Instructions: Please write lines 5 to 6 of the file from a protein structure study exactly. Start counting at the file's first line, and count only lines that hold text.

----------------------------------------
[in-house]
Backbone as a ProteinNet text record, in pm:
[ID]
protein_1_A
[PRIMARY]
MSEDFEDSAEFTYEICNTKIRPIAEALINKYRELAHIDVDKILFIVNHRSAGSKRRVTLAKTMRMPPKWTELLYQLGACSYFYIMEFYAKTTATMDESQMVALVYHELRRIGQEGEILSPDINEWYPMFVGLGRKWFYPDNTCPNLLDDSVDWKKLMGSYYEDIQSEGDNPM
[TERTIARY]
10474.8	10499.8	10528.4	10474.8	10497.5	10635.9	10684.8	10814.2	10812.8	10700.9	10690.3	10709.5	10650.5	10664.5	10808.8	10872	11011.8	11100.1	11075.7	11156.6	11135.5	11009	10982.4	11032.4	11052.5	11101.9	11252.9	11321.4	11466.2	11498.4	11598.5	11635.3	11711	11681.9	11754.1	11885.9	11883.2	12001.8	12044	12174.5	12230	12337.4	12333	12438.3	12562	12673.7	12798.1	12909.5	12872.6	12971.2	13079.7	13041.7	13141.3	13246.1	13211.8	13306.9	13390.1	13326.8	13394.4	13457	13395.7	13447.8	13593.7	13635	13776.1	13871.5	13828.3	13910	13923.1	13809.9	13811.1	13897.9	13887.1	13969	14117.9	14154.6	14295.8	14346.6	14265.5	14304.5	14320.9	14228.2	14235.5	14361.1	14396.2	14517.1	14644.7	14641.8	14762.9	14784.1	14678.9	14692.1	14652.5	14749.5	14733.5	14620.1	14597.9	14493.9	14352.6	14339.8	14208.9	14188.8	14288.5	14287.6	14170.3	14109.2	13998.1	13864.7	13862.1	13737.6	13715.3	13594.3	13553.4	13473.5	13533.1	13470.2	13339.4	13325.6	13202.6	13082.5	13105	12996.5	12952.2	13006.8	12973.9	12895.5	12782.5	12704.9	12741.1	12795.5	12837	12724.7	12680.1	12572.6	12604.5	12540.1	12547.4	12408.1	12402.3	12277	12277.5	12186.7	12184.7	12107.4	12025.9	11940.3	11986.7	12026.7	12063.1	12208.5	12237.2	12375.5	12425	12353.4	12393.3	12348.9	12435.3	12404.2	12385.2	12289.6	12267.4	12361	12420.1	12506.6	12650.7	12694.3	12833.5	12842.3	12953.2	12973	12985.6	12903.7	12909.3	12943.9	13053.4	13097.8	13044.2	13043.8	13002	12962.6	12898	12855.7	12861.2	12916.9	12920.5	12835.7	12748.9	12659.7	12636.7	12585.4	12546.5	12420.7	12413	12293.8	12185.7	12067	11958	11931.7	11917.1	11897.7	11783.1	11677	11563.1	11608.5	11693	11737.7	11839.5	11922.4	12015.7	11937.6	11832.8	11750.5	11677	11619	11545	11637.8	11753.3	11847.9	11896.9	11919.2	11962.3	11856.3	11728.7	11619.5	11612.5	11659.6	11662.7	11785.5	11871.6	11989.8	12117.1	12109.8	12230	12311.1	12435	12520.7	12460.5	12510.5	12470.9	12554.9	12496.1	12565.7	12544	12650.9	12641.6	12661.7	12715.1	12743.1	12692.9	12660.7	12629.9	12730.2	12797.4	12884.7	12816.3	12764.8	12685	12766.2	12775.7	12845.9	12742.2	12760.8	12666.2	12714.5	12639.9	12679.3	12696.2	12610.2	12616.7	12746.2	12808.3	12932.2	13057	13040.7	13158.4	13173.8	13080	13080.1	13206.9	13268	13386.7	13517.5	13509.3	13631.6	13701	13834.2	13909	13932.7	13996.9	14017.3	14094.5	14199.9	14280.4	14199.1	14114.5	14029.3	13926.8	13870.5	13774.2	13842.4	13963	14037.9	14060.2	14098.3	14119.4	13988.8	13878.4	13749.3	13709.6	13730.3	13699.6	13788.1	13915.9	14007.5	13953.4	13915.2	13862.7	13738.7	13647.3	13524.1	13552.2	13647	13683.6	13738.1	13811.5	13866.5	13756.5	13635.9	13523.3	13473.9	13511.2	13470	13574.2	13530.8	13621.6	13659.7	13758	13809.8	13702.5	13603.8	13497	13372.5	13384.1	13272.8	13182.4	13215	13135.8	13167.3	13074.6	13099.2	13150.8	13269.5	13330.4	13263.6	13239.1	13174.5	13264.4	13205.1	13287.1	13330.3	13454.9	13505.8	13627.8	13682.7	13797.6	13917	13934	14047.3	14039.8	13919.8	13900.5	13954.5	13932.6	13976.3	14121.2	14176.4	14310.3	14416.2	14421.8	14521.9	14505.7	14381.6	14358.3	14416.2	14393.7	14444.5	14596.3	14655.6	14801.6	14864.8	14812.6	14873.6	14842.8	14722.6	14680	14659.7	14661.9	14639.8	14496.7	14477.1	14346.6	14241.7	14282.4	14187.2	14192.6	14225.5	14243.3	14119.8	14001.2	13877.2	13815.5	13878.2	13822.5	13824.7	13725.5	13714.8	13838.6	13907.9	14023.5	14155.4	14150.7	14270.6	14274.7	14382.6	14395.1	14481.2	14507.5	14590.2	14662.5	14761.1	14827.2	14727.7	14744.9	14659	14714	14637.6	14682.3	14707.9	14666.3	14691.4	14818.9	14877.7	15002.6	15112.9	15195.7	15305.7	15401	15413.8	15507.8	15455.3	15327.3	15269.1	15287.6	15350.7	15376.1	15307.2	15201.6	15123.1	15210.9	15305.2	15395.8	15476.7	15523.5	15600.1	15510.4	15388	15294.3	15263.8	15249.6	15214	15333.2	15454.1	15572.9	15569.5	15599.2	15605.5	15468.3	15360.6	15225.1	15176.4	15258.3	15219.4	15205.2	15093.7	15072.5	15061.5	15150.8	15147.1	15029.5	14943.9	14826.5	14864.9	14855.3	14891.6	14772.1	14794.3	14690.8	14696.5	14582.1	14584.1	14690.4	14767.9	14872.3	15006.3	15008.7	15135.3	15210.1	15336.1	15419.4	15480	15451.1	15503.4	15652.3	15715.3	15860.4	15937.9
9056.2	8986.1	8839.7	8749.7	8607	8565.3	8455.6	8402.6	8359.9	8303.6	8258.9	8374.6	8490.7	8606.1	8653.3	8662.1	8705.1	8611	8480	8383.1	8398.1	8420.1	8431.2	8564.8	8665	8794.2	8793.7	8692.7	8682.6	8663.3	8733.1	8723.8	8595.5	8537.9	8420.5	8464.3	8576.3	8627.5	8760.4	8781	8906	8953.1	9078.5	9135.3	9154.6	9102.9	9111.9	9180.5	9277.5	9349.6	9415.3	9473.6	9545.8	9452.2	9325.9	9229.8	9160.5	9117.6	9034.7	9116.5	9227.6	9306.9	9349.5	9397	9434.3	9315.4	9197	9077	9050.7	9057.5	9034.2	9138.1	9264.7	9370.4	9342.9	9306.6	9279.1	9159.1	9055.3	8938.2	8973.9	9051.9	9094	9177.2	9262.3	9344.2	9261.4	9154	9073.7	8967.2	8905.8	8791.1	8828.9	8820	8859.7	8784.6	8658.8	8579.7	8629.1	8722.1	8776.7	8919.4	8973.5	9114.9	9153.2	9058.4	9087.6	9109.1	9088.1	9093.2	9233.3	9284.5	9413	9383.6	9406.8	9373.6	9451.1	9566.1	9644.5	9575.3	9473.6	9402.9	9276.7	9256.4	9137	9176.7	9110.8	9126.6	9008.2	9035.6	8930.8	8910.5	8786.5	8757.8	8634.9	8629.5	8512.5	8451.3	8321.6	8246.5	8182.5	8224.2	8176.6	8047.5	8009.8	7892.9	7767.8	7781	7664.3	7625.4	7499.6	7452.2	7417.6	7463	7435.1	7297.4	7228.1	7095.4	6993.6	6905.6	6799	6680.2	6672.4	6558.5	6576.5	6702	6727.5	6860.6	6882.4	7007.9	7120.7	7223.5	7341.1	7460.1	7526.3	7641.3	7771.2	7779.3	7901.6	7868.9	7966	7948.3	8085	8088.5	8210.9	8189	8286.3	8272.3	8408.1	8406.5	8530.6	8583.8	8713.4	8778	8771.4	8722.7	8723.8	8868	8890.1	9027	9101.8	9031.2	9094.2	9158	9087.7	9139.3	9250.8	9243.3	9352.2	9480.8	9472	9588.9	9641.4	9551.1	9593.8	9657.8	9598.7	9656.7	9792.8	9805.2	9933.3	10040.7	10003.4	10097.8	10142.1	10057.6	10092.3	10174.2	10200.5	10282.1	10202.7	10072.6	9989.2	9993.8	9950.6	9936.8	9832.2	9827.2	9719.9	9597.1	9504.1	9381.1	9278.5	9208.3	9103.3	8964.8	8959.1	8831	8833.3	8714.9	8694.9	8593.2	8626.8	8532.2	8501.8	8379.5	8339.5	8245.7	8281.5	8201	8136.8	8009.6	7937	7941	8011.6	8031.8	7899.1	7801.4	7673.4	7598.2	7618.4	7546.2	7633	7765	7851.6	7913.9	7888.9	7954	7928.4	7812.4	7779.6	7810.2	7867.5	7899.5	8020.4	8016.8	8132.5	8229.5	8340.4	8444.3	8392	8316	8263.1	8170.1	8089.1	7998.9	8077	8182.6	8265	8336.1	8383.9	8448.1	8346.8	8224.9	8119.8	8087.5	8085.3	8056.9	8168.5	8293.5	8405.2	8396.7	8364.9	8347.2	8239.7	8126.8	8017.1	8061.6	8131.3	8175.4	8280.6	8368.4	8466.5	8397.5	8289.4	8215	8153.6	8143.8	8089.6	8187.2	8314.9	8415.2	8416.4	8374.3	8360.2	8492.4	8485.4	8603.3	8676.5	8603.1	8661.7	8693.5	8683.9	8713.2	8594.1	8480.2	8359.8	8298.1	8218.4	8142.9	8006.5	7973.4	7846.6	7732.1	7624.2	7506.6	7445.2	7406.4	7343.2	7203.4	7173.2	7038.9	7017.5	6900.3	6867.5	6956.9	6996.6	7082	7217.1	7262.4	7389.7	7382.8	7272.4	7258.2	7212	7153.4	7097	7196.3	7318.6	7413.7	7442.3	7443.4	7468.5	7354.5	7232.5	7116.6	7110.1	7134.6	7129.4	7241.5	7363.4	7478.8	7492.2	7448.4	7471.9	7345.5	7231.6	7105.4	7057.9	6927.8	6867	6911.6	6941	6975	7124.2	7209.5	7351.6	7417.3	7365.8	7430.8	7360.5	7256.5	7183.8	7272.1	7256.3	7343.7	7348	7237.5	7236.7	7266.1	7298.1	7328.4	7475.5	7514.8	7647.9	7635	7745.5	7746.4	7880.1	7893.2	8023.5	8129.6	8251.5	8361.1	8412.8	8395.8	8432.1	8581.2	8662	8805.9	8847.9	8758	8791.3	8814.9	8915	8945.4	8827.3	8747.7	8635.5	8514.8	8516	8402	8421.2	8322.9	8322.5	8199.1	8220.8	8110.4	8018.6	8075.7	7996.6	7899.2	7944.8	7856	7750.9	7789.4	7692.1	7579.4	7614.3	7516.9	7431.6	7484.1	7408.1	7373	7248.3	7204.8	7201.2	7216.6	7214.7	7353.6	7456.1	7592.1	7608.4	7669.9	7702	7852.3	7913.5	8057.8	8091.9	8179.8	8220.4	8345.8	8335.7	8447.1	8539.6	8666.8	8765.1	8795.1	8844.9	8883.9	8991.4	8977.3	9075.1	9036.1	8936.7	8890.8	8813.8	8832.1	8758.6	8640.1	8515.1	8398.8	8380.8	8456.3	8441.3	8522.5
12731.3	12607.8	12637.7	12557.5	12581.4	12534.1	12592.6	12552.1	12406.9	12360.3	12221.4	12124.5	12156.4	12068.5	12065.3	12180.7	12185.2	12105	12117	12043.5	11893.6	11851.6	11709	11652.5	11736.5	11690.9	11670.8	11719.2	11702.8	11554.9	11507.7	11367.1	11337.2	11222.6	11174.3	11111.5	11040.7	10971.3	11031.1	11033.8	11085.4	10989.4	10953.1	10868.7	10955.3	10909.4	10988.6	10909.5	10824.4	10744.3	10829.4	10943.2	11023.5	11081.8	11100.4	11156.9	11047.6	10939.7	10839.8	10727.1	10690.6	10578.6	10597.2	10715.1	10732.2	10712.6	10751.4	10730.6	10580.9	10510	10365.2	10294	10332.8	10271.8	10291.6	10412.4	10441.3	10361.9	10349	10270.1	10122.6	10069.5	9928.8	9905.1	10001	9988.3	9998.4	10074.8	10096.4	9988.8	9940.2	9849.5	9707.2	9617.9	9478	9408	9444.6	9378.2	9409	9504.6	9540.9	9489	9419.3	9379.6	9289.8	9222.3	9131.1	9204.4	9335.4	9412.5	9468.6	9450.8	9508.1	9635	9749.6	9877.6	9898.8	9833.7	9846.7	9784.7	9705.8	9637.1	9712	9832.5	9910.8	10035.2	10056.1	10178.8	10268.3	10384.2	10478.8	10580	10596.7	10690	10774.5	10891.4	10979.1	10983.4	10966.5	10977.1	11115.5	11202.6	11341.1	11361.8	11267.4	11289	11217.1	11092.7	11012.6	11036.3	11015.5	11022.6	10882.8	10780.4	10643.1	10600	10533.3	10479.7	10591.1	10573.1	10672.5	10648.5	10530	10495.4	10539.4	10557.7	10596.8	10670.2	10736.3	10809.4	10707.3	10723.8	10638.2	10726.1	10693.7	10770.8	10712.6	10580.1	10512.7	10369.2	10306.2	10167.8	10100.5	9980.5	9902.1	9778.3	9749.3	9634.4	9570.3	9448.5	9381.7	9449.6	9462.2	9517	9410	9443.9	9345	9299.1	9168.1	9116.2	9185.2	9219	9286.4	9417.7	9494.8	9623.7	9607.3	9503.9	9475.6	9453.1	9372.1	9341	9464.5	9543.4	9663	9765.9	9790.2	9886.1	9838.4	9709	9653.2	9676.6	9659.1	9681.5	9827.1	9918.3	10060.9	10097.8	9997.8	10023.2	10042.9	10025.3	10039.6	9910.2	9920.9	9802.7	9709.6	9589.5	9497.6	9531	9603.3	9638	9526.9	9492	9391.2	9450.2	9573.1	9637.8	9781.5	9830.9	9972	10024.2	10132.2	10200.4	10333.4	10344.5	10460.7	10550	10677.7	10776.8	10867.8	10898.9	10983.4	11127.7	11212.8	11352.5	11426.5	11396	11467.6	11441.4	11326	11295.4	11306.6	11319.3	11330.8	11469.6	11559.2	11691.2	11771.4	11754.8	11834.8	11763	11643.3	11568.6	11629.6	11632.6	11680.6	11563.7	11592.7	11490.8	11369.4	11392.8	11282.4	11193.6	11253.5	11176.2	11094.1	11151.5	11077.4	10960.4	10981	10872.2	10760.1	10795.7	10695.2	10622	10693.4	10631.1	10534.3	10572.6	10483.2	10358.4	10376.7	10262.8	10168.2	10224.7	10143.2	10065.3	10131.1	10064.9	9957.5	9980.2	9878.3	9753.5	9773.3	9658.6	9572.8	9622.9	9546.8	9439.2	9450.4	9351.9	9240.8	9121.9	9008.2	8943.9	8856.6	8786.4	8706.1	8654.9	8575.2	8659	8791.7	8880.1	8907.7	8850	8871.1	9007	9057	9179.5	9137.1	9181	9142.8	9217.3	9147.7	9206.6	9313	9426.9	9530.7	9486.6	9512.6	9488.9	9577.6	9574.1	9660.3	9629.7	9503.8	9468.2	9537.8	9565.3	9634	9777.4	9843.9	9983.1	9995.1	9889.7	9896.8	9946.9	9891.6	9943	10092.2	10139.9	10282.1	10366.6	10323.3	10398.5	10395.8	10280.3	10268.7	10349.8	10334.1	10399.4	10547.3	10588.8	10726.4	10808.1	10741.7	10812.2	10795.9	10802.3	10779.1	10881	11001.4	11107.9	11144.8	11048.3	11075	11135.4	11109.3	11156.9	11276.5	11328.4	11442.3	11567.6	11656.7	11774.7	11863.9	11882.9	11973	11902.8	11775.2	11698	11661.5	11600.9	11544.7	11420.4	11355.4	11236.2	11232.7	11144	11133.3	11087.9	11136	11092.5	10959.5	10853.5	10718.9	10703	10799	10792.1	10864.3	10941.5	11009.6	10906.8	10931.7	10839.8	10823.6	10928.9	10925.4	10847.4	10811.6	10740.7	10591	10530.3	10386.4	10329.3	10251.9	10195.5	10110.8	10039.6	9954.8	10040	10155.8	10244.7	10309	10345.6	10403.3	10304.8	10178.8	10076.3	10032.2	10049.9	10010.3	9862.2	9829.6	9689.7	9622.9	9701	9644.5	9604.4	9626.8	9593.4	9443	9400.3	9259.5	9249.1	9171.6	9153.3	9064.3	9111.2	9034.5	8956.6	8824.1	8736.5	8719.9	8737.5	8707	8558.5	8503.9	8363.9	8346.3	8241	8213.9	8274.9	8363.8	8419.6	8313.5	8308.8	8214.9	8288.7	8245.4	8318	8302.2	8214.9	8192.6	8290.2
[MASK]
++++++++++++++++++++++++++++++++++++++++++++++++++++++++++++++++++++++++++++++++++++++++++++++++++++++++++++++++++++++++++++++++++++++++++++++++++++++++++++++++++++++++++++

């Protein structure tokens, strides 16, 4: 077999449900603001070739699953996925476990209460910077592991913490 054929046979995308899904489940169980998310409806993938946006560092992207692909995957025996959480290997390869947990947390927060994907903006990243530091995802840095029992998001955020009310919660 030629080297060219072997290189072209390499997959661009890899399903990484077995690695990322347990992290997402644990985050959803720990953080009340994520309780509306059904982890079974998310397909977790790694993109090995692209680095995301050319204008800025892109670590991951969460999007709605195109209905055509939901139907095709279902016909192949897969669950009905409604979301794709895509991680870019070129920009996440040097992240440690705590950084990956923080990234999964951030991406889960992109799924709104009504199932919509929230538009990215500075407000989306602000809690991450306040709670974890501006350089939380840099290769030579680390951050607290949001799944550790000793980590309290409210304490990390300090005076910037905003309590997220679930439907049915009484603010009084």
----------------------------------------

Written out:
[PRIMARY]
MSEDFEDSAEFTYEICNTKIRPIAEALINKYRELAHIDVDKILFIVNHRSAGSKRRVTLAKTMRMPPKWTELLYQLGACSYFYIMEFYAKTTATMDESQMVALVYHELRRIGQEGEILSPDINEWYPMFVGLGRKWFYPDNTCPNLLDDSVDWKKLMGSYYEDIQSEGDNPM